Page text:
Surely the day has come when the fire chief and fire marshal of every large city or town should be, if not a chemical expert, at least possessed of a fair knowledge of chemistry and be able to apply it. More especially is this necessary in the case of explosives, their composition, the safest methods of storing them, and how to avoid placing them in juxtaposition to substances that will cause them to explode, if by any chance they come in contact one with the other, or under conditions that will bring about the same results either by jar, careless handling, exposure to undue heat or moisture (such as may generate spontaneous combustion), or water which, in the case of calcium carbide, unslacked lime, or certain other substances, give forth heat sufficient to cause a disastrous blaze or explosion, and consequent fire. In the same way they should be acquainted with the constituents of naphtha, petroleum, gasolene, and similar explosive oils, their flash points, and the like. In fact, there is hardly an industry followed today that does not call for a knowledge of chemistry on the part of those who are engaged in fire service. With the risks attendant on the manufacture and use of gas all are so sufficiently acquainted that special precautions are prescribed by law to reduce to the lowest point the possibilities of danger arising from its production and use. The same remark applies to distilleries, although some fire chiefs and fire marshals allow them too much license, even to oil refineries and the storage of oils, although in the latter case the precautions against oil fires are by no means what they should be, and the municipal authorities and fire departments in too many instances exhibit an unaccountable apathy as to whether or not the safety of the public is sufficiently guaranteed. But now. many fire marshals know anything definite as to the properties of acetylene and the dangers accompanying its generation and use? How many are sufficiently up in chemistry to see that dye works are placed under proper supervision as to the operations conducted within their walls? How many go over grist mills and insist upon their being kept clear and free from dust-accumulations, of whose possibilities of causing fire from spontaneous combustion they are evidenly altogether ignorant? How many know that the action of a germ in newly made hay stored in a loft or ham or stacked in a yard sets up a heat, which at any moment may burst .out into a flame; or that stable manure produces the same effect owing to chemical action being set up by decomposition, and heat, which in time may become excessive and a source of danger, being generated therefrom? These last are simple causes of fire and easily to be guarded against; yet they are not locked after, hence, the origin of many mysterious fires which are set down to incendiarism or reported as being of “cause unknown,” yet the cause might be known perfectly well, and the fire prevented if the fire chief or fire marshal possessed the proper knowledge.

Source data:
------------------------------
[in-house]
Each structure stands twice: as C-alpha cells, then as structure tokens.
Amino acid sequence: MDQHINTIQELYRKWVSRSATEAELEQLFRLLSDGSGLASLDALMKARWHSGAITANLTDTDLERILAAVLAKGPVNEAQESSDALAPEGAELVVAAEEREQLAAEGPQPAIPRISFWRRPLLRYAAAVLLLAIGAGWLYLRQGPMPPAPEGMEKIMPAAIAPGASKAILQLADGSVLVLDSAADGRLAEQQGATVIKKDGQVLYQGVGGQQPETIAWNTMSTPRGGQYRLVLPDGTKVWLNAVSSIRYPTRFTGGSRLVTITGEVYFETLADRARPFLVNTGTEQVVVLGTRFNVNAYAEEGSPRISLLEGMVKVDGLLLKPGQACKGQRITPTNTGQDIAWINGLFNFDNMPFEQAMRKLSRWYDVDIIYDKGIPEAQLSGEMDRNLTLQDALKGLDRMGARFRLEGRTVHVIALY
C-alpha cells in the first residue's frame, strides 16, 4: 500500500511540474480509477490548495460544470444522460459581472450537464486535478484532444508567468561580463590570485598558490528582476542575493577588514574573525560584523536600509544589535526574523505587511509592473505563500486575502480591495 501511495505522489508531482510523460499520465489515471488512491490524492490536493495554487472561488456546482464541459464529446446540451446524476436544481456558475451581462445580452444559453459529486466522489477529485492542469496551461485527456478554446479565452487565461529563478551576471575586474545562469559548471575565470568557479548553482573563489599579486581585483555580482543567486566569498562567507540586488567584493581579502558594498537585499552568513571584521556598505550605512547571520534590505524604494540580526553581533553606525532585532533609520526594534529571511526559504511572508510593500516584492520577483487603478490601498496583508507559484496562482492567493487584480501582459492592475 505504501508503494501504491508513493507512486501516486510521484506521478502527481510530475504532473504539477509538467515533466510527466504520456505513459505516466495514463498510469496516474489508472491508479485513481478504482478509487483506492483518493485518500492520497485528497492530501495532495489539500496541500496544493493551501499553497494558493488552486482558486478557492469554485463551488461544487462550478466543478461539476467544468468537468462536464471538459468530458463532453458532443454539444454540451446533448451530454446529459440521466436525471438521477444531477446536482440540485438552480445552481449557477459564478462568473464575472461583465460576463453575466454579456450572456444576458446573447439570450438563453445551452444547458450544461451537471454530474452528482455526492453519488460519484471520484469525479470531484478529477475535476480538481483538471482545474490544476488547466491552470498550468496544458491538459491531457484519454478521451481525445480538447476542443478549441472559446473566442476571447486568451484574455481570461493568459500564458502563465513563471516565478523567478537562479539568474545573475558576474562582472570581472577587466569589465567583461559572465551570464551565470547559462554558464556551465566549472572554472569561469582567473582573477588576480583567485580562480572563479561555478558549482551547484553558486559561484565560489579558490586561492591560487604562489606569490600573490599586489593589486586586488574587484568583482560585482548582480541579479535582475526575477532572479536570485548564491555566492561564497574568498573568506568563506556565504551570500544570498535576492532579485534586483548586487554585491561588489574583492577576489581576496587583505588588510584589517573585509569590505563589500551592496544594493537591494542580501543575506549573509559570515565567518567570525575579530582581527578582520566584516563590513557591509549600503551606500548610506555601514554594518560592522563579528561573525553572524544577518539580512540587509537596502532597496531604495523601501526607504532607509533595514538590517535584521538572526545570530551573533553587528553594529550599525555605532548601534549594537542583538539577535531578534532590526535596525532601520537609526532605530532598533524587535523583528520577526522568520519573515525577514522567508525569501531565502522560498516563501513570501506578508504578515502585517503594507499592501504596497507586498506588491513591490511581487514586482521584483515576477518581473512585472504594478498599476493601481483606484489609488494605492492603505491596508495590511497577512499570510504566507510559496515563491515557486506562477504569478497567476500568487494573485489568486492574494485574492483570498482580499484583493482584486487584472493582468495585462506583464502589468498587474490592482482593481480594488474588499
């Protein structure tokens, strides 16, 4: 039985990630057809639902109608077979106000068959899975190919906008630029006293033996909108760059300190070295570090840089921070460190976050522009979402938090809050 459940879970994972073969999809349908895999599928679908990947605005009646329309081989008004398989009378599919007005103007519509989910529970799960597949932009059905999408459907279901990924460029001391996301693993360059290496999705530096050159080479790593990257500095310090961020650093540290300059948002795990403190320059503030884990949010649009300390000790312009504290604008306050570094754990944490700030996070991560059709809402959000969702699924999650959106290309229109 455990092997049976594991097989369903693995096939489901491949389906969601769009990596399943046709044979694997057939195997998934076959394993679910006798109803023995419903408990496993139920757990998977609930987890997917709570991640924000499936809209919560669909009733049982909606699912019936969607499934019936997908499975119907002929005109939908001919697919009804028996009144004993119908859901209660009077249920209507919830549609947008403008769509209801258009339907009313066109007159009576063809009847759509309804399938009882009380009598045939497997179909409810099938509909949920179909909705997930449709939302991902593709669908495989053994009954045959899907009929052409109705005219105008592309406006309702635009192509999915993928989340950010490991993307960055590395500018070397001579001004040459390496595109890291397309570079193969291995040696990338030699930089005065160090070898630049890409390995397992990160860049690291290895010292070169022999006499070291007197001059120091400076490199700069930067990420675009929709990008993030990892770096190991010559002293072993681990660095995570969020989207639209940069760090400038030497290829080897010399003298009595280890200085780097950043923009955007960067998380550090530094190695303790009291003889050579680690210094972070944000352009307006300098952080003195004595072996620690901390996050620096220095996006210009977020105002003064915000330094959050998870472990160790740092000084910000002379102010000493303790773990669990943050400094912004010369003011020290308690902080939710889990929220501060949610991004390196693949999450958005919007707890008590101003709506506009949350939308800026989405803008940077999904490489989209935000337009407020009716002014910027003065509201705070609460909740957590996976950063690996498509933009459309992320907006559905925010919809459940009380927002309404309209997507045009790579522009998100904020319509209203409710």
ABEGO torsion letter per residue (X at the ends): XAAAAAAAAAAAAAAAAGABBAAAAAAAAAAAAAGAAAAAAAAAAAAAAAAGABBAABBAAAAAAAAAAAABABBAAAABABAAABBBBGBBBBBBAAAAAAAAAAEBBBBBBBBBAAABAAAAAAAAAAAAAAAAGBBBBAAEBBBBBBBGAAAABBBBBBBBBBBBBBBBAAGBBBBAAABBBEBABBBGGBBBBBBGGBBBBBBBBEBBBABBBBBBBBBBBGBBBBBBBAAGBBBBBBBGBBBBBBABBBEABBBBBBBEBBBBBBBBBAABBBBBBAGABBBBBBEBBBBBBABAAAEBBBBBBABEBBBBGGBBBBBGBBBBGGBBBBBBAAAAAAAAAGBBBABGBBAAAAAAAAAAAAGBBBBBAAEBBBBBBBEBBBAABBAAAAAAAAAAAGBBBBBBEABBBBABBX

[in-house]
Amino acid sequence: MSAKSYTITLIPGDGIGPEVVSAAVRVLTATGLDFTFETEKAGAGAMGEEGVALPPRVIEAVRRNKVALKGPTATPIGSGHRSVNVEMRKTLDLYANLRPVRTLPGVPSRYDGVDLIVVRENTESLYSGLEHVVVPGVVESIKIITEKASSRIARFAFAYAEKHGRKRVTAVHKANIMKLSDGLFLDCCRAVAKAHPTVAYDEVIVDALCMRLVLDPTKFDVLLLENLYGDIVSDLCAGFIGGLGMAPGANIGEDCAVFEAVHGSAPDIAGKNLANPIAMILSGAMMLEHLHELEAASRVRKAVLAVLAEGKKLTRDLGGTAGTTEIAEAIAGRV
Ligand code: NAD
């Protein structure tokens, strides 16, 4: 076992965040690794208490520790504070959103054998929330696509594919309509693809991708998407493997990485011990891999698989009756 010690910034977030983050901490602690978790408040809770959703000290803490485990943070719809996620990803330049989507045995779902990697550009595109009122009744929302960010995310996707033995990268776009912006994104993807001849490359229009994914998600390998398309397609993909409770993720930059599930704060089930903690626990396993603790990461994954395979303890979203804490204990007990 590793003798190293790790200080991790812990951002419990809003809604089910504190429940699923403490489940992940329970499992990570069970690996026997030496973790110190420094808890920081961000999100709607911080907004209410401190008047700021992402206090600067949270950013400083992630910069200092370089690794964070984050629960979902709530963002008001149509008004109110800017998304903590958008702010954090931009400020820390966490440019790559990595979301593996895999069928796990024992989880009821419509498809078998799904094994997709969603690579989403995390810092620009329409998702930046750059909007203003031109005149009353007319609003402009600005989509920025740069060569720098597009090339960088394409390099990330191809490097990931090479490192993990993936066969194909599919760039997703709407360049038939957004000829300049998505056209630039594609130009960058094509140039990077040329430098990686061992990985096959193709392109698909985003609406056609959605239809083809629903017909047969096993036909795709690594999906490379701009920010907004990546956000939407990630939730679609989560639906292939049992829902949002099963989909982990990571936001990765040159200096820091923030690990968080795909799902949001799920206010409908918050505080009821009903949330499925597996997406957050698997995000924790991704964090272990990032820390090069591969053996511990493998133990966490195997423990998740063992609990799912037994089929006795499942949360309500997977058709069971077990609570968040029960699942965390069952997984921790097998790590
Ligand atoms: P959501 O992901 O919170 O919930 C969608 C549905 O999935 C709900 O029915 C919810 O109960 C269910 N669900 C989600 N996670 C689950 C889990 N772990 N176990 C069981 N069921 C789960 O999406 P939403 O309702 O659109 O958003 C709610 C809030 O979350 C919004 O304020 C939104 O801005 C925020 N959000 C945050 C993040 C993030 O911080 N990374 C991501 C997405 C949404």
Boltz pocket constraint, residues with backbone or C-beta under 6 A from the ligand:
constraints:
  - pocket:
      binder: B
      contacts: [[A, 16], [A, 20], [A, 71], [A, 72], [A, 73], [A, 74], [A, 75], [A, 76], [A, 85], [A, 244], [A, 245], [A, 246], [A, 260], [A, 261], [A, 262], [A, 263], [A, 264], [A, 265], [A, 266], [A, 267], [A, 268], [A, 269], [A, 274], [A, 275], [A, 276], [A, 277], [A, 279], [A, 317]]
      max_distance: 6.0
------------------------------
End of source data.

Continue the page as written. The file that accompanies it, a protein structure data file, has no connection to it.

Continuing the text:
I have only briefly adverted to a few of the evils resulting from a lack of a knowledge of the beggarly elements of chemistry. To go deeper into the matter would take up too much of your space unduly. But would it not be a good idea if the subject were mooted at the ensuing convention of fire chiefs in your city? It might then be discussed more fully at a succeeding convention with profit both to chiefs and the community in general.


DETROIT, MICH., Sept. 5. 1902.

Brookfield. Mass., has again suffered a heavy loss by fire—the second since January. A conservative estimate sets it. down as between $65,000 and $75,000. The town hotfse. with most of its records, several stores, lodge rooms, offices, and an express company’s office were destroyed. Unlike North Brookfield, which has excellent firefighting facilities, including an ample supply of water. Brookfield is behind in that respect. In January three large business blocks were destroyed.

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